A completely uninformed tour of campus art

Journal staff attempt to decipher Kingston’s public art sculptures

Whether you’re just beginning your time at Queen’s or preparing to graduate, you’ve probably felt the collective sigh that’s our campus’ public art installations.

You don’t know what they mean and frankly, neither do we. However, next time you walk by, take a moment to admire these pieces scattered around Queen’s and the waterfront.

Ground Outline, 1978 — Peter Kolisnyk

 N: If I knew wearing a puka shell necklace and saying, “you know what deserves a frame around it? Life, man” would get me immortalized, I wouldn’t have waited until fourth year to drop out.

 J: I saw kids kicking soccer balls through this once, which makes for an interactive piece with real-world applications — like being misunderstood by your peers.

 C: I saw people handing out popcorn beside it one time and waited half an hour before I realized it was a sculpture and not a really extravagant fast-food stand.

 

 The Three Observed, 1992 — William Vazan

N: It’s like a really unambitious Stonehenge. Maybe future generations will wonder if aliens put these rocks here and gave up halfway through university too.

 J: At first glance, I thought those were snakes on those rocks. Is this a Biblical allegory for original sin? Are the rocks symbolic for the entrance to Eden, also known as The Agnes?

Then I looked again and thought, maybe they’re just confusing Druid crosses — the real question is what conspiracy theorist got to draw those squiggly lines on The Agnes.

 C: I honestly forget about these every year until the snow melts, and then I wonder why they sort of look like out-of-place nesting dolls you buy in the airport.

 Pyramidal Structure (Sakkarah), 1971 — Victor Tolgesy

N: When the orange isn’t burning my retinas, I kind of like this one. It’s a comforting sign that the two weeks you just spent navigating Mac-Corry are now over.

J: I think it’s a sundial. Nonetheless, I insist the hideous orange has a deep significance for the piece, otherwise my eyes have suffered for nothing on the daily.

C: If the colour weren’t so bad, the sculpture would be cool. I keep finding more circles and lines and triangles every time I walk by.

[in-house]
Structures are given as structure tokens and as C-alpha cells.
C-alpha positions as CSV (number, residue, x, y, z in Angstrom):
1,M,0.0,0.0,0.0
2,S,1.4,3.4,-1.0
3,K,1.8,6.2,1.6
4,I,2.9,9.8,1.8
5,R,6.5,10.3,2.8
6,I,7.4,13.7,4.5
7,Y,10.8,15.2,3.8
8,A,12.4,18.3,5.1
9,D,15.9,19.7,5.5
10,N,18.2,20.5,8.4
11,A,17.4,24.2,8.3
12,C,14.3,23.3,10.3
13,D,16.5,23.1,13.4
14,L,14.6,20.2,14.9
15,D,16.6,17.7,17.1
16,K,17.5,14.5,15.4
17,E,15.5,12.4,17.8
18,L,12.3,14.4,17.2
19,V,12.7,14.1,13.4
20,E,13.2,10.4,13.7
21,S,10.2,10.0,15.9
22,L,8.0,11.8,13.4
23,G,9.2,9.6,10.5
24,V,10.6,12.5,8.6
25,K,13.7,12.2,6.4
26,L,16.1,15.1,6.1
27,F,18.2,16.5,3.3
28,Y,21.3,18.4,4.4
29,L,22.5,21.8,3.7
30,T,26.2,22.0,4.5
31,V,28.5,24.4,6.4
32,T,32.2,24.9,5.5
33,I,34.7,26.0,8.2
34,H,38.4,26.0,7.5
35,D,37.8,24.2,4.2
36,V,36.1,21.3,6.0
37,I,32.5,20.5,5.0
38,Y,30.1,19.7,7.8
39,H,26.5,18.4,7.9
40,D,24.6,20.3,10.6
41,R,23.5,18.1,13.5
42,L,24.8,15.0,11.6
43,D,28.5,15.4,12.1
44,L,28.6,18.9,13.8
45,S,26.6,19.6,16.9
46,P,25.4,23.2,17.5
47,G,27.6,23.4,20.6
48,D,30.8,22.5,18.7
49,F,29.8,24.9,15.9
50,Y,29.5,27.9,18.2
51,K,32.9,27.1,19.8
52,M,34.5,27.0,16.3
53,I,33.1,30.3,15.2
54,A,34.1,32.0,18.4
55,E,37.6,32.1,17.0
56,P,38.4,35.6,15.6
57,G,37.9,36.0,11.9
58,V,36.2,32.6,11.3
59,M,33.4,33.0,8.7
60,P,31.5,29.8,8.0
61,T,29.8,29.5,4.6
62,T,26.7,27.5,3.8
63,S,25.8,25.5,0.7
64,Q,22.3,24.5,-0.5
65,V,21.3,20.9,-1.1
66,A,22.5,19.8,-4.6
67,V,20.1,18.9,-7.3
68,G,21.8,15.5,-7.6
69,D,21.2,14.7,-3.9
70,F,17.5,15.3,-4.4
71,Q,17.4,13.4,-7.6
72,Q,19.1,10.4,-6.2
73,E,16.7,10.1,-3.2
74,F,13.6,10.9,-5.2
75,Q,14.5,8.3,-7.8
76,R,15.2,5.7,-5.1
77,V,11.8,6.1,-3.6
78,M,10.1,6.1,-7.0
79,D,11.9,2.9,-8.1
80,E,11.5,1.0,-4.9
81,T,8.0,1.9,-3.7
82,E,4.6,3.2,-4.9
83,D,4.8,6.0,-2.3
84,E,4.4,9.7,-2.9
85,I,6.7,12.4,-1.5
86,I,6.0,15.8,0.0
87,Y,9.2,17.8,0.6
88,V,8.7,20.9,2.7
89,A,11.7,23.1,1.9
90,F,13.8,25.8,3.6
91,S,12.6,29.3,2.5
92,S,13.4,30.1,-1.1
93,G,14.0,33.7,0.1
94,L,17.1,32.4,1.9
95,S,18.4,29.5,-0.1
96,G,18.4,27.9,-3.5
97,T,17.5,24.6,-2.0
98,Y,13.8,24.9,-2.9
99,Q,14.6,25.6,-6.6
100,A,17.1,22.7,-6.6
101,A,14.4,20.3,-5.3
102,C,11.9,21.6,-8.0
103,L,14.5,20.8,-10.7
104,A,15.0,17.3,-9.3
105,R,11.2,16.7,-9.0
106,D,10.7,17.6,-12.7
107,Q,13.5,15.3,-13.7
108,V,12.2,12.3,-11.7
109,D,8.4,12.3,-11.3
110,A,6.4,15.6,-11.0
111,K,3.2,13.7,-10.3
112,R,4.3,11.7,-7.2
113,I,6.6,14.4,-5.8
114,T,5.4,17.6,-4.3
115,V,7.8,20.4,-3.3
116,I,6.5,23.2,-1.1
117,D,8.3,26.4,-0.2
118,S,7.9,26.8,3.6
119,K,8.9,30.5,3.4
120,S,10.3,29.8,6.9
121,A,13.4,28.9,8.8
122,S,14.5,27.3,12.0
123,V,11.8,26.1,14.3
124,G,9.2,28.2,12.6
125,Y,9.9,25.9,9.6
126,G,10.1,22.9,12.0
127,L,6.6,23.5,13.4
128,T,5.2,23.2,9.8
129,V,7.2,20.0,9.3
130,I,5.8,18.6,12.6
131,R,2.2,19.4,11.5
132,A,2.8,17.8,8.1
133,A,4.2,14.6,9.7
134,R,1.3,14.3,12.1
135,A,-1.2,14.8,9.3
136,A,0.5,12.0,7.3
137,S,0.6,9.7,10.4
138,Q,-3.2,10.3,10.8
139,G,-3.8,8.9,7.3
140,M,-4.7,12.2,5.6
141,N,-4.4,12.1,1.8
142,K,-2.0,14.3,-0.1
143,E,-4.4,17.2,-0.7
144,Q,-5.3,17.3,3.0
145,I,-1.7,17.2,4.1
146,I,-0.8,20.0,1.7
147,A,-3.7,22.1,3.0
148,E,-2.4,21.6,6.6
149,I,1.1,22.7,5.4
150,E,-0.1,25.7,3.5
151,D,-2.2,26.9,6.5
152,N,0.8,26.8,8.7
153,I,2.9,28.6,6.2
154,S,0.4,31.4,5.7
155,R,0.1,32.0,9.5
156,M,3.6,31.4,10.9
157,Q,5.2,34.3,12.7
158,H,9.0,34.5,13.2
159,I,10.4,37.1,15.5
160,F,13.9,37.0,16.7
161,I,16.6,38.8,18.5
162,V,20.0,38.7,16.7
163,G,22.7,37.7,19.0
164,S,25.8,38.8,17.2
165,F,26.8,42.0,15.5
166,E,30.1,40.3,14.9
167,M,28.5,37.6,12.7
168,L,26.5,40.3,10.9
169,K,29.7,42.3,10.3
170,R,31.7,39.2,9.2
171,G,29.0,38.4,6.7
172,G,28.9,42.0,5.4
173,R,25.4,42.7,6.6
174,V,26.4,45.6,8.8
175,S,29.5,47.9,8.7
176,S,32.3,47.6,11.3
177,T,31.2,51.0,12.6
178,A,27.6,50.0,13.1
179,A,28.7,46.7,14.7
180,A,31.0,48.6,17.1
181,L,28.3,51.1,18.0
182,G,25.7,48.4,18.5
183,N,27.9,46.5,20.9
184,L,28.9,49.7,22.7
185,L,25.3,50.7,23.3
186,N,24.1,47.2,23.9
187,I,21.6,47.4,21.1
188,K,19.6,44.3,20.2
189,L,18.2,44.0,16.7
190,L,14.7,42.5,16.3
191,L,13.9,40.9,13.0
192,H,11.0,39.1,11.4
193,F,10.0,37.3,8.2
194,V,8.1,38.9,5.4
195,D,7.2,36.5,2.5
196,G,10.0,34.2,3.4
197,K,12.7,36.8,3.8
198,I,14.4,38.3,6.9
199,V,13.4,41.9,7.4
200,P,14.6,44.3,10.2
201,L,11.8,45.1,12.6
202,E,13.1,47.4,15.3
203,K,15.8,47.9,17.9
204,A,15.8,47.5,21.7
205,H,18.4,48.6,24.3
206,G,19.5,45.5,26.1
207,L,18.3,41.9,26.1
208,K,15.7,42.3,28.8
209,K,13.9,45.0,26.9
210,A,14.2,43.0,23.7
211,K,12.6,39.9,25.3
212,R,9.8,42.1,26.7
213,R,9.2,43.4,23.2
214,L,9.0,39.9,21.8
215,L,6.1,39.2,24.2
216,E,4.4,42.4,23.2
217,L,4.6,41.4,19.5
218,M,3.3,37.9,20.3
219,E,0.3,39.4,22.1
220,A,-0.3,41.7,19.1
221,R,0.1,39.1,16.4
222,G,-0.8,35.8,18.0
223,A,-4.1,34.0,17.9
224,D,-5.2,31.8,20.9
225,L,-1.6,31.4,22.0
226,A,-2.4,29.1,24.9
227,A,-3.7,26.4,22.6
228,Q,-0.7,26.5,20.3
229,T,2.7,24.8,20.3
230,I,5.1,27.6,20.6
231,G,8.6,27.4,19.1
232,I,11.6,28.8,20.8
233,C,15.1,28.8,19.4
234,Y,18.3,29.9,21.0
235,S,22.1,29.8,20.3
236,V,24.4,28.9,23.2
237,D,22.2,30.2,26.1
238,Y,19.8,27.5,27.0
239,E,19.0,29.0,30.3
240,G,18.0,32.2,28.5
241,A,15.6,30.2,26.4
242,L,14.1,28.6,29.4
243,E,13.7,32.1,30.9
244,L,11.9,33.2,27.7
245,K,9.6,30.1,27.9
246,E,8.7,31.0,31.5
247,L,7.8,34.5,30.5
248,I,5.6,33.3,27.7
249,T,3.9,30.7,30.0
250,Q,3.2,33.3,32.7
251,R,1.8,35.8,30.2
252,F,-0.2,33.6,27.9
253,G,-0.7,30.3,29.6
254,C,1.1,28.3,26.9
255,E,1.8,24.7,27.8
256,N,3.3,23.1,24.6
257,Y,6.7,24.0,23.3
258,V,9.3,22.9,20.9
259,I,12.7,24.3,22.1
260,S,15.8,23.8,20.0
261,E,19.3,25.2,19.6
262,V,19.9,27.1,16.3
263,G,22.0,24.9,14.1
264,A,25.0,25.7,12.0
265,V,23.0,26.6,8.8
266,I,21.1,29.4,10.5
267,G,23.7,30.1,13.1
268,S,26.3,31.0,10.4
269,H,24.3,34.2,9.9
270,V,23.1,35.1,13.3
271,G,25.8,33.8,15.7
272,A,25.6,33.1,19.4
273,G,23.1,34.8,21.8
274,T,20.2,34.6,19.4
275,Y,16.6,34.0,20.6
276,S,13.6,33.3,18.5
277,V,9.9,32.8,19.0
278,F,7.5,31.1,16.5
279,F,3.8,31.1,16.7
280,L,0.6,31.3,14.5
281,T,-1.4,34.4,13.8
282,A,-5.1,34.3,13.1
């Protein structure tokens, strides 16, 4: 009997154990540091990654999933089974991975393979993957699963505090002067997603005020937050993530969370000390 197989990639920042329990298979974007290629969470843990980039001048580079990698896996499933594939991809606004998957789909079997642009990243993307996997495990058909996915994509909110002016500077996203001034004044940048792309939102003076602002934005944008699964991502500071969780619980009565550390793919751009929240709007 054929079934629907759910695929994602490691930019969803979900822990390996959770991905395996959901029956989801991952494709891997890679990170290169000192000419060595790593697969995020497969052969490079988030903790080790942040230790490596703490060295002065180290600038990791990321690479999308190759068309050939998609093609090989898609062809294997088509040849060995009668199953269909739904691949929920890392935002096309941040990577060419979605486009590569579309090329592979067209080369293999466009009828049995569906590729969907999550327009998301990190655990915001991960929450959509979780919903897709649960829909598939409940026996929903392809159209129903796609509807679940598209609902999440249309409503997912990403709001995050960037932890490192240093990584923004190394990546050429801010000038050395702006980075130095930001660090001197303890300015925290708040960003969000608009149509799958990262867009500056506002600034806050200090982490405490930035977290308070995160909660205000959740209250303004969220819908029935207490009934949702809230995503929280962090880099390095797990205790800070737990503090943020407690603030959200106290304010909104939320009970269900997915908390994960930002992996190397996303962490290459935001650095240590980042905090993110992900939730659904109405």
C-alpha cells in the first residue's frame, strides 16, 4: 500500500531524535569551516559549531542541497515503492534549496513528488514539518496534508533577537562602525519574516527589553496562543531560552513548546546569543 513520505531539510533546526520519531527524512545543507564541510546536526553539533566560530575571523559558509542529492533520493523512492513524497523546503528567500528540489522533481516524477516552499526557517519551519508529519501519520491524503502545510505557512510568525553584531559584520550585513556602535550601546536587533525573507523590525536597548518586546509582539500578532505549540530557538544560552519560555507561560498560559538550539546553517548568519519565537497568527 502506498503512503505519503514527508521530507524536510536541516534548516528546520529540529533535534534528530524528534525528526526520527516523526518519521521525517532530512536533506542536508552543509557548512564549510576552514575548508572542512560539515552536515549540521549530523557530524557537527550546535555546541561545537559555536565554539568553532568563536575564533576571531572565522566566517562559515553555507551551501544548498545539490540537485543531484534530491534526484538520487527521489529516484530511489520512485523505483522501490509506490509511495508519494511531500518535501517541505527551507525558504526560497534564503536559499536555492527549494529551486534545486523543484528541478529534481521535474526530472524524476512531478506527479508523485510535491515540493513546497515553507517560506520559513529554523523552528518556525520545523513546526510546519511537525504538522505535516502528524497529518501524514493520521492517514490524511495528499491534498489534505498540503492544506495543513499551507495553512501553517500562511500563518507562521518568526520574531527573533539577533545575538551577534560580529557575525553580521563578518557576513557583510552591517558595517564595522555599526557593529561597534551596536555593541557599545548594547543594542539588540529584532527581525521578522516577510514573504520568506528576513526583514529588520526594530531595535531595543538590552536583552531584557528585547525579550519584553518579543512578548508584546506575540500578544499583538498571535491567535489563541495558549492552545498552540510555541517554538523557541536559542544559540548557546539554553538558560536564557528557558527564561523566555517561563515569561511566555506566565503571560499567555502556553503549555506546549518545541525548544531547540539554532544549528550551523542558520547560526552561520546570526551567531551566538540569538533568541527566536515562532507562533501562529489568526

Time, 1973 —Kosso Eloul

N: It’s truly shocking a sculpture built between a smokestack and a water purification plant can still be the waterfront’s biggest eyesore — 10 out of 10 for chutzpah.

J: This famous waterfront piece is called “Time,” which gives me a better sense of it. One big rectangle is the past; the other is the future. The bench is the present, where the past and future meet but the sculpture never can.

 C: Everyone remembers their first time seeing these jutting rectangles.

Then came the endless Instagram pictures, the Snapchat filters, and I felt like I couldn’t escape it. But now “the rods,” as I call them, seem okay. I still don’t understand them, but isn’t life also a totally inscrutable mess anyway?

 

Pollution, 1973 — Yvon Cozic

N: Say what you want about it, this is the only piece on this list that lives up to its name. That’s a blight on the eyes you can count on.

 J: Okay, so I thought these were paint cans. Now I hear it’s about pollution, which ruins my grand theory of art representing itself. 

Also, all the times I sat on the yellow part and shouted at my roommate, “I’m swimming in mustard!” has changed from a light hearted memory to a constant reminder of pollution well into the future. 

 C: While I do applaud political art, this is just confusing. At first, I thought it was paint, and then it looked like ketchup and mustard on top of mayo. Like certain relatives, I’m not sure if “gross sandwich mess” is as deep as it was in the ‘70s.

 If anything, these pieces do draw us together as a campus, as we all try to draw some understanding and meaning from them.

 

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